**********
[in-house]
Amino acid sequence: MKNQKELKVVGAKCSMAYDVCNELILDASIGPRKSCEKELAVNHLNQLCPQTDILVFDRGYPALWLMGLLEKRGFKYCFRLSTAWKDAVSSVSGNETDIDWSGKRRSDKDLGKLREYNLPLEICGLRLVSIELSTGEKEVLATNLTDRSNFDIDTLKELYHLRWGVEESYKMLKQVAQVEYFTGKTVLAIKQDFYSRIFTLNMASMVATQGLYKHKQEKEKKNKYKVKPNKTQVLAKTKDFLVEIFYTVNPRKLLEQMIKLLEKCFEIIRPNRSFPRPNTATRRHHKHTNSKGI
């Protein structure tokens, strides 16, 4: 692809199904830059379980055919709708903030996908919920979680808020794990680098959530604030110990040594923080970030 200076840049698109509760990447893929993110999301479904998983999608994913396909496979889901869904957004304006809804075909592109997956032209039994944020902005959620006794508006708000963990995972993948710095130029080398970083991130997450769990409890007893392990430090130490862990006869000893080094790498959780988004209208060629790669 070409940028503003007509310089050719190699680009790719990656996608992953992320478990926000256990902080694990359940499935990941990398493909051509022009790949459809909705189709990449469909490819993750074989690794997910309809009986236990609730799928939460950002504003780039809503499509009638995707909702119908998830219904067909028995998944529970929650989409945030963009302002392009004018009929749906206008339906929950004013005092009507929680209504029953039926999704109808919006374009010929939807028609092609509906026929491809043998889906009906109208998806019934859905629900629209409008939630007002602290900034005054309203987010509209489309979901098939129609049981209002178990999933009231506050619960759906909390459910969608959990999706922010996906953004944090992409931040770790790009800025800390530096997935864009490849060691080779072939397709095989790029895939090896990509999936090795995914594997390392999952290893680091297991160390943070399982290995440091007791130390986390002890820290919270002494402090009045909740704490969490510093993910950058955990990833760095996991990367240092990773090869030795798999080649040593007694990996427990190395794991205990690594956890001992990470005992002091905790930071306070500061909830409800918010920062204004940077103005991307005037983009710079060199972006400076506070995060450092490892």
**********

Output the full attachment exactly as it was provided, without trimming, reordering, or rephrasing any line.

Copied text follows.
[in-house]
Amino acid sequence: MKNQKELKVVGAKCSMAYDVCNELILDASIGPRKSCEKELAVNHLNQLCPQTDILVFDRGYPALWLMGLLEKRGFKYCFRLSTAWKDAVSSVSGNETDIDWSGKRRSDKDLGKLREYNLPLEICGLRLVSIELSTGEKEVLATNLTDRSNFDIDTLKELYHLRWGVEESYKMLKQVAQVEYFTGKTVLAIKQDFYSRIFTLNMASMVATQGLYKHKQEKEKKNKYKVKPNKTQVLAKTKDFLVEIFYTVNPRKLLEQMIKLLEKCFEIIRPNRSFPRPNTATRRHHKHTNSKGI
């Protein structure tokens, strides 16, 4: 692809199904830059379980055919709708903030996908919920979680808020794990680098959530604030110990040594923080970030 200076840049698109509760990447893929993110999301479904998983999608994913396909496979889901869904957004304006809804075909592109997956032209039994944020902005959620006794508006708000963990995972993948710095130029080398970083991130997450769990409890007893392990430090130490862990006869000893080094790498959780988004209208060629790669 070409940028503003007509310089050719190699680009790719990656996608992953992320478990926000256990902080694990359940499935990941990398493909051509022009790949459809909705189709990449469909490819993750074989690794997910309809009986236990609730799928939460950002504003780039809503499509009638995707909702119908998830219904067909028995998944529970929650989409945030963009302002392009004018009929749906206008339906929950004013005092009507929680209504029953039926999704109808919006374009010929939807028609092609509906026929491809043998889906009906109208998806019934859905629900629209409008939630007002602290900034005054309203987010509209489309979901098939129609049981209002178990999933009231506050619960759906909390459910969608959990999706922010996906953004944090992409931040770790790009800025800390530096997935864009490849060691080779072939397709095989790029895939090896990509999936090795995914594997390392999952290893680091297991160390943070399982290995440091007791130390986390002890820290919270002494402090009045909740704490969490510093993910950058955990990833760095996991990367240092990773090869030795798999080649040593007694990996427990190395794991205990690594956890001992990470005992002091905790930071306070500061909830409800918010920062204004940077103005991307005037983009710079060199972006400076506070995060450092490892």